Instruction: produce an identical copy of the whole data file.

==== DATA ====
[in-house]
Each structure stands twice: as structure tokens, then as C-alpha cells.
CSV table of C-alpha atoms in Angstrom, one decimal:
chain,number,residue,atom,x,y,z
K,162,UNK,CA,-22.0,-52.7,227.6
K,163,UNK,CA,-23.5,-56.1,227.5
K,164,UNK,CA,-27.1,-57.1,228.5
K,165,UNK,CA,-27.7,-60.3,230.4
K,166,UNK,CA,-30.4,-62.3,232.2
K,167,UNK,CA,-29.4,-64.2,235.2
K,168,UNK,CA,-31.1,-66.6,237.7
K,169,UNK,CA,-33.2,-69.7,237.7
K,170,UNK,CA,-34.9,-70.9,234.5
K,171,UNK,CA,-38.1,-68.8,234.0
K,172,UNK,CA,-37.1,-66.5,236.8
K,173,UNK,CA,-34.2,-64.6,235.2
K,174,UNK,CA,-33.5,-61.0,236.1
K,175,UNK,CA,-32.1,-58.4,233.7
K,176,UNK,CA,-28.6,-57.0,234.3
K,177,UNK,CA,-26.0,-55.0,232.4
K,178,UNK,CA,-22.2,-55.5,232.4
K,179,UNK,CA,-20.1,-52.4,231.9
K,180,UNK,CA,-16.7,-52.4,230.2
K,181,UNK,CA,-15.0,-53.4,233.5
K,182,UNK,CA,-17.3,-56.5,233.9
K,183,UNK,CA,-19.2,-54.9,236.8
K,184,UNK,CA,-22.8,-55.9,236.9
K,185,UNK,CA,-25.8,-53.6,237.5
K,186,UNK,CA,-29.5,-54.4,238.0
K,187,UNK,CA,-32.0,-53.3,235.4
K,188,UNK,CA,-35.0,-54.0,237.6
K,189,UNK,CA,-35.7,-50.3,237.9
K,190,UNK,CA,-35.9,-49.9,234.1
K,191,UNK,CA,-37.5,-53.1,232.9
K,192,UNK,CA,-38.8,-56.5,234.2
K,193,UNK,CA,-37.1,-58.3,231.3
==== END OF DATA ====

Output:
[in-house]
Each structure stands twice: as structure tokens, then as C-alpha cells.
CSV table of C-alpha atoms in Angstrom, one decimal:
chain,number,residue,atom,x,y,z
K,162,UNK,CA,-22.0,-52.7,227.6
K,163,UNK,CA,-23.5,-56.1,227.5
K,164,UNK,CA,-27.1,-57.1,228.5
K,165,UNK,CA,-27.7,-60.3,230.4
K,166,UNK,CA,-30.4,-62.3,232.2
K,167,UNK,CA,-29.4,-64.2,235.2
K,168,UNK,CA,-31.1,-66.6,237.7
K,169,UNK,CA,-33.2,-69.7,237.7
K,170,UNK,CA,-34.9,-70.9,234.5
K,171,UNK,CA,-38.1,-68.8,234.0
K,172,UNK,CA,-37.1,-66.5,236.8
K,173,UNK,CA,-34.2,-64.6,235.2
K,174,UNK,CA,-33.5,-61.0,236.1
K,175,UNK,CA,-32.1,-58.4,233.7
K,176,UNK,CA,-28.6,-57.0,234.3
K,177,UNK,CA,-26.0,-55.0,232.4
K,178,UNK,CA,-22.2,-55.5,232.4
K,179,UNK,CA,-20.1,-52.4,231.9
K,180,UNK,CA,-16.7,-52.4,230.2
K,181,UNK,CA,-15.0,-53.4,233.5
K,182,UNK,CA,-17.3,-56.5,233.9
K,183,UNK,CA,-19.2,-54.9,236.8
K,184,UNK,CA,-22.8,-55.9,236.9
K,185,UNK,CA,-25.8,-53.6,237.5
K,186,UNK,CA,-29.5,-54.4,238.0
K,187,UNK,CA,-32.0,-53.3,235.4
K,188,UNK,CA,-35.0,-54.0,237.6
K,189,UNK,CA,-35.7,-50.3,237.9
K,190,UNK,CA,-35.9,-49.9,234.1
K,191,UNK,CA,-37.5,-53.1,232.9
K,192,UNK,CA,-38.8,-56.5,234.2
K,193,UNK,CA,-37.1,-58.3,231.3